The Heart Machine
John Gallagher Jr., Kate Lyn Sheil, David Call
(Parts & Labor)
US theatrical: 24 Oct 2014
Cody (John Gallagher Jr.) and Virginia (Kate Lyn Sheil) met online and after realizing they had many things in common decide to start dating. The only problem is he’s in New York and she’s in Berlin, which means their romantic exchanges are limited to cyber sex and conversations over Skype. He looks at her longingly and she tells him she’ll be back in NYC at some point in the near future, and then one day he sees someone who looks just like her on the train ...
Part The Conversation, part Blow-Up and part Her, Zachary Wigon’s The Heart Machine is a sophisticated romantic thriller that captures the spirit of times with poignancy and tenderness.
Anchored by the fantastic performances of the leads, it should be the film that finally allows Sheil to breakthrough into the big leagues. Her performance is an astutely observed portrait of what it’s like to be a modern woman, trying hard to envision herself as an independent sexual being, while trying to adjust to the rules established by a society that has nothing to do with her own world view. She is the rare femme fatale that breaks your heart. Sheil is also coming off a stellar year, having turned unforgettable supporting turns in Netflix’s House of Cards, Andrew T. Betzer’s unmissable Young Bodies Heal Quickly and Alex Ross Perry’s Listen Up Philip. We had the opportunity to talk to Sheil about her work, her views on online dating and being the center of so many “it girl” pieces.
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Your performance in the film is fantastic and I kept thinking it reminded me of someone. Then I realized that you’re a huge Isabelle Adjani and Isabelle Huppert fan and it made sense! Do you try to emulate their techniques in your own work?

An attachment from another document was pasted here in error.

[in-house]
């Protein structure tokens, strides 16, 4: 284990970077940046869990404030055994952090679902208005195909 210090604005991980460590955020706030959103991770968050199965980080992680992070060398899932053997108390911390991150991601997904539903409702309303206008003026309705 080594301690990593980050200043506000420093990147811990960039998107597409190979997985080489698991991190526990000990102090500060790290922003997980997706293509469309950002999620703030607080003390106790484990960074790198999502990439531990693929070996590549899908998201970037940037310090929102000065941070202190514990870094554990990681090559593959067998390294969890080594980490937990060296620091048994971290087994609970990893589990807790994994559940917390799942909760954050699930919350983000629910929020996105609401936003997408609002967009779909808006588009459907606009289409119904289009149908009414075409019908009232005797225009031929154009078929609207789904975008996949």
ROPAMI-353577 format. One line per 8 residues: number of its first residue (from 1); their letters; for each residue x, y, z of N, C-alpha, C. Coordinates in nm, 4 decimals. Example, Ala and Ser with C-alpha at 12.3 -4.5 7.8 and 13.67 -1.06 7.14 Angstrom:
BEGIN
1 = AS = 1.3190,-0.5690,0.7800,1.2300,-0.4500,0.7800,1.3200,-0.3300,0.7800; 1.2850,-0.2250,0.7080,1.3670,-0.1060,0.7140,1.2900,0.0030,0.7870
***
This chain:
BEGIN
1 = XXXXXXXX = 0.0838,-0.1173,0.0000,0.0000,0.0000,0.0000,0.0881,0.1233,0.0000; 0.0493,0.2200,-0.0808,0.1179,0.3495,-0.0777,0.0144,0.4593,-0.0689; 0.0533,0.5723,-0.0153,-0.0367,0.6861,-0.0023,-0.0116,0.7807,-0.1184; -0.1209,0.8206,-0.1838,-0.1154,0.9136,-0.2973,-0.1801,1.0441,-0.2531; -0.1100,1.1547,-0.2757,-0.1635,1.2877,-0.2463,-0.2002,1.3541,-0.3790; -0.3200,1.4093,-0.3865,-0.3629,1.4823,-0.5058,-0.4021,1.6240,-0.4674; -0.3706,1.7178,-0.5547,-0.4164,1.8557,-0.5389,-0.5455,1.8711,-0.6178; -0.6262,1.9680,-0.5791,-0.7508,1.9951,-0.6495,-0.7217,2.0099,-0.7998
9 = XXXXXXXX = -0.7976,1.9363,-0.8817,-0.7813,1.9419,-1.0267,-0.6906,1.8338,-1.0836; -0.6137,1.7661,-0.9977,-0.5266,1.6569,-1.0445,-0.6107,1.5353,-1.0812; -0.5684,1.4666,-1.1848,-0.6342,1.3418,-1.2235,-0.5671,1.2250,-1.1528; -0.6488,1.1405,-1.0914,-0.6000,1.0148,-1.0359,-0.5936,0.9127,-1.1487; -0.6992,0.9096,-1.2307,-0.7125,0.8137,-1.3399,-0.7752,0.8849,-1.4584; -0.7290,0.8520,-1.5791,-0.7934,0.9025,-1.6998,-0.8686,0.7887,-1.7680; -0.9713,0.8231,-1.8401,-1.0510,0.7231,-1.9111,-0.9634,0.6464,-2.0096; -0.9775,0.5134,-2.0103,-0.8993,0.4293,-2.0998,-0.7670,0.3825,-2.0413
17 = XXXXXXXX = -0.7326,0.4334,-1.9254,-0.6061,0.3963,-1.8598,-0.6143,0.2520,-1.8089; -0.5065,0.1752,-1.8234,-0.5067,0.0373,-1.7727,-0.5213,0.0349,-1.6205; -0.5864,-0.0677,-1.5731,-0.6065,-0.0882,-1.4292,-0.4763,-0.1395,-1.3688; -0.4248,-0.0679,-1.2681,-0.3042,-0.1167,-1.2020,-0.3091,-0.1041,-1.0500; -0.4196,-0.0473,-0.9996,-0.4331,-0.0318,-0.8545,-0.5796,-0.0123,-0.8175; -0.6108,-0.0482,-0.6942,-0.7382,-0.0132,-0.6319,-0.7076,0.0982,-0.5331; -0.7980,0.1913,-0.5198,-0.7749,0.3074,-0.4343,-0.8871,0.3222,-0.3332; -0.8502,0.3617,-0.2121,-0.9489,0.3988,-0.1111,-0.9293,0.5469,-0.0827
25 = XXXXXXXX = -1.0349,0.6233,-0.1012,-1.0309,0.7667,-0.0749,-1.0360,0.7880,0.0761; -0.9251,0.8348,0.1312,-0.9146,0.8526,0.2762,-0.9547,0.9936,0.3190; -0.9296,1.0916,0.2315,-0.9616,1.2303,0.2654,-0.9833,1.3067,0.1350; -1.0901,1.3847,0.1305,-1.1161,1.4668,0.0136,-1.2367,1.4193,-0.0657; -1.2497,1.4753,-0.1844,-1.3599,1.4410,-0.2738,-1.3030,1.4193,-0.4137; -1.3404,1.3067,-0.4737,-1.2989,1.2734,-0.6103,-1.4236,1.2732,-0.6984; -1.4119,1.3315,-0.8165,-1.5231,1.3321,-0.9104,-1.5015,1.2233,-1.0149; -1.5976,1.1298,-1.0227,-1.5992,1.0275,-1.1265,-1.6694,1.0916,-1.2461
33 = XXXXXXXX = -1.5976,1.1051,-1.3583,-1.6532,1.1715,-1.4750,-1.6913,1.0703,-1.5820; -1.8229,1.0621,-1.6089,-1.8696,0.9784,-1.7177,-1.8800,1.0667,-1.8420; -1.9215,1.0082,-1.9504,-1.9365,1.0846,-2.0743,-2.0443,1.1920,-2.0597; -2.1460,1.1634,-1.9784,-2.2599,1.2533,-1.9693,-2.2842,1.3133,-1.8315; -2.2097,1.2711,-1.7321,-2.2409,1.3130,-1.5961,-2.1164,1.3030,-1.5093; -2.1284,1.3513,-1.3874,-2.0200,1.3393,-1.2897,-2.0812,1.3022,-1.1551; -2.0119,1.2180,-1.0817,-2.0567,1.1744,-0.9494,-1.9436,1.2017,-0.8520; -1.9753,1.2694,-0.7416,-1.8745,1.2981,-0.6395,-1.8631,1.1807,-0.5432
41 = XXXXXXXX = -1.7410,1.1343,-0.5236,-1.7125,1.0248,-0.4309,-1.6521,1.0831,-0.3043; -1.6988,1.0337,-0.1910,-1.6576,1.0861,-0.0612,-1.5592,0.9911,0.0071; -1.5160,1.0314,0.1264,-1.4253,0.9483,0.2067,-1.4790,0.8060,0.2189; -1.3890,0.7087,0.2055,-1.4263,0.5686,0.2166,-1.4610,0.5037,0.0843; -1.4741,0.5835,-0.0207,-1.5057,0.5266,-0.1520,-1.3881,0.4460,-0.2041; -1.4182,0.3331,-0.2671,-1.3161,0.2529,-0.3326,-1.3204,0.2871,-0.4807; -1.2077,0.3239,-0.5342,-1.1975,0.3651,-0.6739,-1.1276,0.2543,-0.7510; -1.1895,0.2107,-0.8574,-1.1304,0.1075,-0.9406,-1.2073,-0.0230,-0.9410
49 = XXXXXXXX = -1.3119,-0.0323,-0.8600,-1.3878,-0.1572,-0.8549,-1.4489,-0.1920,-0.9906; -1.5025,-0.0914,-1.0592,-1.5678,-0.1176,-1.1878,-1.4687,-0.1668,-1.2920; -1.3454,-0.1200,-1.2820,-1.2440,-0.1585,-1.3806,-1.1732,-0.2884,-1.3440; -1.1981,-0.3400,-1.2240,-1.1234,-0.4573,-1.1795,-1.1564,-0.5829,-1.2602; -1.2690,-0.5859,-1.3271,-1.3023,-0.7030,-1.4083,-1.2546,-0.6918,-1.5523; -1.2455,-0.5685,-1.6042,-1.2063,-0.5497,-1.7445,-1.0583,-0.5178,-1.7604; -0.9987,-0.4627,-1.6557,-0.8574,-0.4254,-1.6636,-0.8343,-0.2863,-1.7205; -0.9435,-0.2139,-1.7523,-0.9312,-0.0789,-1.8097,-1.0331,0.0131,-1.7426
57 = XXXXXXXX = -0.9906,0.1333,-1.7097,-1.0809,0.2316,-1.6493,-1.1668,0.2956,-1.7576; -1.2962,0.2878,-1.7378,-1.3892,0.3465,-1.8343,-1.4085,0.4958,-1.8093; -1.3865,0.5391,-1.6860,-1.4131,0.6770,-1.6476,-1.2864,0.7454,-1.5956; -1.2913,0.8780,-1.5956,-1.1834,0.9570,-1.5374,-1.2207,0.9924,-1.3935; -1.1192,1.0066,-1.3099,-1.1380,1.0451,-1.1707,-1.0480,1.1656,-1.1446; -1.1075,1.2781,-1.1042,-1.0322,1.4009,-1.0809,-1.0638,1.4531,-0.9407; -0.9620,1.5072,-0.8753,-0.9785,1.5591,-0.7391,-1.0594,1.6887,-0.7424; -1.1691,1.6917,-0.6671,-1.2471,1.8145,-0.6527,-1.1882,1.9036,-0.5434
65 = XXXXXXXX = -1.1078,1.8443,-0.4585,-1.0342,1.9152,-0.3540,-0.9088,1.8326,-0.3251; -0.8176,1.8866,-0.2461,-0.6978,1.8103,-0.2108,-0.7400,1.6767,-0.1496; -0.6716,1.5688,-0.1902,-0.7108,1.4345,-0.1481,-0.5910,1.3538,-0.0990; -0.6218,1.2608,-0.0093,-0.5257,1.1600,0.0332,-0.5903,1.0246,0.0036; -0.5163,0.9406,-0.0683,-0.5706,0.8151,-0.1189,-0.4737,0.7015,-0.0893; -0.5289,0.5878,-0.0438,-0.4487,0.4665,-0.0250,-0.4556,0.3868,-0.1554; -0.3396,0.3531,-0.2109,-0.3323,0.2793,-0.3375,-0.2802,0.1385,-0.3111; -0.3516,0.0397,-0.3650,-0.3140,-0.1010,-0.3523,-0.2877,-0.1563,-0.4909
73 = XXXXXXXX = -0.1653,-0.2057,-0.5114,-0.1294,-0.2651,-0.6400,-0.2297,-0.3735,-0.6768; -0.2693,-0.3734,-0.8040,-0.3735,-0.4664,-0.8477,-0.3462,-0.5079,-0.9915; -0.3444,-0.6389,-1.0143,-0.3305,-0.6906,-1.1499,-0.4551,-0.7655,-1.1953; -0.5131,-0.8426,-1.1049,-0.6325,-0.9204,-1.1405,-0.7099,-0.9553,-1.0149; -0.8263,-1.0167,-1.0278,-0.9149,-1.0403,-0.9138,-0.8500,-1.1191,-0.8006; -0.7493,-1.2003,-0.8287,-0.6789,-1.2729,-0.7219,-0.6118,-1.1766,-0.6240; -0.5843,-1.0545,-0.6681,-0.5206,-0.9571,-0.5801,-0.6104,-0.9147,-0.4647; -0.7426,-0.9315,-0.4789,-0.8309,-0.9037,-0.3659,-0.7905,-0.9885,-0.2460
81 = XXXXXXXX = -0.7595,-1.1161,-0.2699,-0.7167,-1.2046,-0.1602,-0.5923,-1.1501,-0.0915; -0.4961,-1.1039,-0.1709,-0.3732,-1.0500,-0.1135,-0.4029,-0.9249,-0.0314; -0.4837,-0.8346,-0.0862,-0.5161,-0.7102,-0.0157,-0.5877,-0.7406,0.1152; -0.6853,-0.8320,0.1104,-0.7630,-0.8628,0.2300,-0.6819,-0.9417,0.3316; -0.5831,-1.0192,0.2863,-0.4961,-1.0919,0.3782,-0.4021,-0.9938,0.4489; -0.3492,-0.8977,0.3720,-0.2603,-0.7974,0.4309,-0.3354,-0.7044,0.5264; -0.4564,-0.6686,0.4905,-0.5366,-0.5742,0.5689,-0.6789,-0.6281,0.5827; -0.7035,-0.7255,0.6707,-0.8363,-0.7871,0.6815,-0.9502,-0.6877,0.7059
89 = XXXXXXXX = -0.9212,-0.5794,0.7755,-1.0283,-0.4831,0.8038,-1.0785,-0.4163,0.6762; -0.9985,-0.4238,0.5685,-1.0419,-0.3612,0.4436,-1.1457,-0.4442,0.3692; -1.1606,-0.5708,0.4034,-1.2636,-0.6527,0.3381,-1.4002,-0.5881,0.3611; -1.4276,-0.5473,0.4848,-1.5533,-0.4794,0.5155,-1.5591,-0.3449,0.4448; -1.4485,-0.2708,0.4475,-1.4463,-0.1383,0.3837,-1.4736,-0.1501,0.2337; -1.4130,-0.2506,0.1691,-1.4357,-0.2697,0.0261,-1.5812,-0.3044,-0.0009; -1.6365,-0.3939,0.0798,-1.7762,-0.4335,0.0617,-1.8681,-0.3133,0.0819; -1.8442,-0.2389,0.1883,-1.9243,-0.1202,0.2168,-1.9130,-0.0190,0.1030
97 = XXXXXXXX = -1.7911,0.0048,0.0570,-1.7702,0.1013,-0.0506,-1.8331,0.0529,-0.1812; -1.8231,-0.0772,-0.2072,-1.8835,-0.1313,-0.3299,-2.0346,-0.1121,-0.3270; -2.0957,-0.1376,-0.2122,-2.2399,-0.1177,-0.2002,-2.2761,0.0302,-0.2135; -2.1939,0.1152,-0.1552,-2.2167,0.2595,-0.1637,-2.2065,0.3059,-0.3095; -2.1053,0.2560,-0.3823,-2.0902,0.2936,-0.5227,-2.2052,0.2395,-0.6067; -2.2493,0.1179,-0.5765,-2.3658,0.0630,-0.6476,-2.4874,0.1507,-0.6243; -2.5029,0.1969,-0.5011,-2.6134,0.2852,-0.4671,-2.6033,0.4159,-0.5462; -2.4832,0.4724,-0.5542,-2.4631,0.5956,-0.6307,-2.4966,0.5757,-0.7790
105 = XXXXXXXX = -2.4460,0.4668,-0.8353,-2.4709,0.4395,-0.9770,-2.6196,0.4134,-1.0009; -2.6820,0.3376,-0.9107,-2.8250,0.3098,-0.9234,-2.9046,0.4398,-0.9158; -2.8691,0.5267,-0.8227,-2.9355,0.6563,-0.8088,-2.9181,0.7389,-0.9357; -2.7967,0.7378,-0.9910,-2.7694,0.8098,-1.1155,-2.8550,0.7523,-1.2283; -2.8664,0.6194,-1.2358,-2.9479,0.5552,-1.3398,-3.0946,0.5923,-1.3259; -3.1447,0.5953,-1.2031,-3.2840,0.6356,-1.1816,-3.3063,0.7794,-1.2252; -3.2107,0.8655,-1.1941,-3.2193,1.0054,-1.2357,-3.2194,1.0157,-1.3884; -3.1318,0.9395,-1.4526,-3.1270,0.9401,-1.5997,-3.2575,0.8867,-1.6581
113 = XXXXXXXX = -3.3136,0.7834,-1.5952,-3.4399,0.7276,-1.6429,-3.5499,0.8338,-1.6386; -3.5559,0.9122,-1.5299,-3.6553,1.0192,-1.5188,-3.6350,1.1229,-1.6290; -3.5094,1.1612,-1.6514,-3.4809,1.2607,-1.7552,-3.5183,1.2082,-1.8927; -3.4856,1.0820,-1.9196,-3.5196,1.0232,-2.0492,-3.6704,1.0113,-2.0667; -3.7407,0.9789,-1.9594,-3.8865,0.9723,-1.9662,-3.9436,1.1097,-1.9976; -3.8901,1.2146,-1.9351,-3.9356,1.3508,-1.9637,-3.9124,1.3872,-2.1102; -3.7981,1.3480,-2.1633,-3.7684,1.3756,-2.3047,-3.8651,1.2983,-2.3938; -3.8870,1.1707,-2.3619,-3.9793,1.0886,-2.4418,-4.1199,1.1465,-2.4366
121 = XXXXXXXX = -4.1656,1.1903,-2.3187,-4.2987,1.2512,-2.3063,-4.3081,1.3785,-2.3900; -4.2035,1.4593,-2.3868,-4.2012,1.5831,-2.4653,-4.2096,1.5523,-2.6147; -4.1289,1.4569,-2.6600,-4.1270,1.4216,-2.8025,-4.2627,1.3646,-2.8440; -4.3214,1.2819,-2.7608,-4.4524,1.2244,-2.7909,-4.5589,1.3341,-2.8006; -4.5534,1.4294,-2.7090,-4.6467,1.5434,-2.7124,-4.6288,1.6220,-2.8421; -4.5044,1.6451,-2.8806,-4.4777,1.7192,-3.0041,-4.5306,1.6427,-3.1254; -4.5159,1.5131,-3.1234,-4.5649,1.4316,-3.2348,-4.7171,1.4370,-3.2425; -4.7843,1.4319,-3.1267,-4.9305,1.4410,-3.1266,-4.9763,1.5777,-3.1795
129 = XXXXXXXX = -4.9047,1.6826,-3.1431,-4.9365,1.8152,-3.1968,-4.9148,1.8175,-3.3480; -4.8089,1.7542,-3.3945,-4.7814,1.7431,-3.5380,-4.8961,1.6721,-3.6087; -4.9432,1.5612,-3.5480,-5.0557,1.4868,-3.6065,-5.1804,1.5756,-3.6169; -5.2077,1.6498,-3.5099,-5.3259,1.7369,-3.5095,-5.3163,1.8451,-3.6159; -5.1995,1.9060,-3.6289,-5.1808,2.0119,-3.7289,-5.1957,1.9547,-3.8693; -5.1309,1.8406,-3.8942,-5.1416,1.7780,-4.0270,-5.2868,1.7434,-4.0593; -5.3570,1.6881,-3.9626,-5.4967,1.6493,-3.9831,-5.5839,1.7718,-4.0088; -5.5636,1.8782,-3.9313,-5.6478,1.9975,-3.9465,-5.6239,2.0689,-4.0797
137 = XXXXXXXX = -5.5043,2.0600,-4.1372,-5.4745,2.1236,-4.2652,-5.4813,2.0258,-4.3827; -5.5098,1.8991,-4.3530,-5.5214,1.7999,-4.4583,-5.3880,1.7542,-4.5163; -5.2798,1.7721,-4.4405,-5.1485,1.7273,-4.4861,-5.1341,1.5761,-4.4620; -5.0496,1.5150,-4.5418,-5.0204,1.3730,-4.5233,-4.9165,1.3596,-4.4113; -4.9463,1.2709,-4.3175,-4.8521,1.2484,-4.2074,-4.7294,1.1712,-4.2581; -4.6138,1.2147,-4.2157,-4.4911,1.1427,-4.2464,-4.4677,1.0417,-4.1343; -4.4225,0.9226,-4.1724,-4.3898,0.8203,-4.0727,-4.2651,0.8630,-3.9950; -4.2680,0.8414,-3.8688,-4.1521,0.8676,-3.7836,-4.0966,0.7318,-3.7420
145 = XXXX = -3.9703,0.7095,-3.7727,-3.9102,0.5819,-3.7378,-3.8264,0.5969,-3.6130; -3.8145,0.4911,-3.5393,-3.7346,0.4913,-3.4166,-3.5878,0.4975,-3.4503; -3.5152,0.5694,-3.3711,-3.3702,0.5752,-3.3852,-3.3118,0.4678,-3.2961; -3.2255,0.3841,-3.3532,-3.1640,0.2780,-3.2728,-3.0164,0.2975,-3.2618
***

That’s pretty much the nicest thing ever. Hmm, Adjani is mostly known for Possession and that’s a very emotive kind of histrionic performance, but I feel like both of those actresses have a quiet intensity that I am drawn to in people. I’ve never consciously emulated either one of them, or I would never deign too. [laughs]
Did you have the chance to go see Huppert when she did The Maids during the summer?
I didn’t get to see The Maids, but I saw her in 4.48 Psychosis years ago at BAM, I wish I had seen her this time around as well.
You said once that you felt strange saying they were your favorites because you don’t speak French, has that feeling changed at all?
Even though obviously there’s something beyond language, I feel it sounds a little bit pretentious of me to say I love someone whose language I don’t speak. I literally can not understand what they’re saying, but there’s something very magnetic about them.
In 2014, we’ve seen you had the worst dating year ever, from Listen Up Philip and House of Cards to The Heart Machine.
Yeah, it’s been some tough times ... at least I think so.
How’d you end up getting these kinds of roles?
I guess that’s just how people see me. It’s a good question but you’d have to ask the myriad of men who have cast me in these roles [laughs].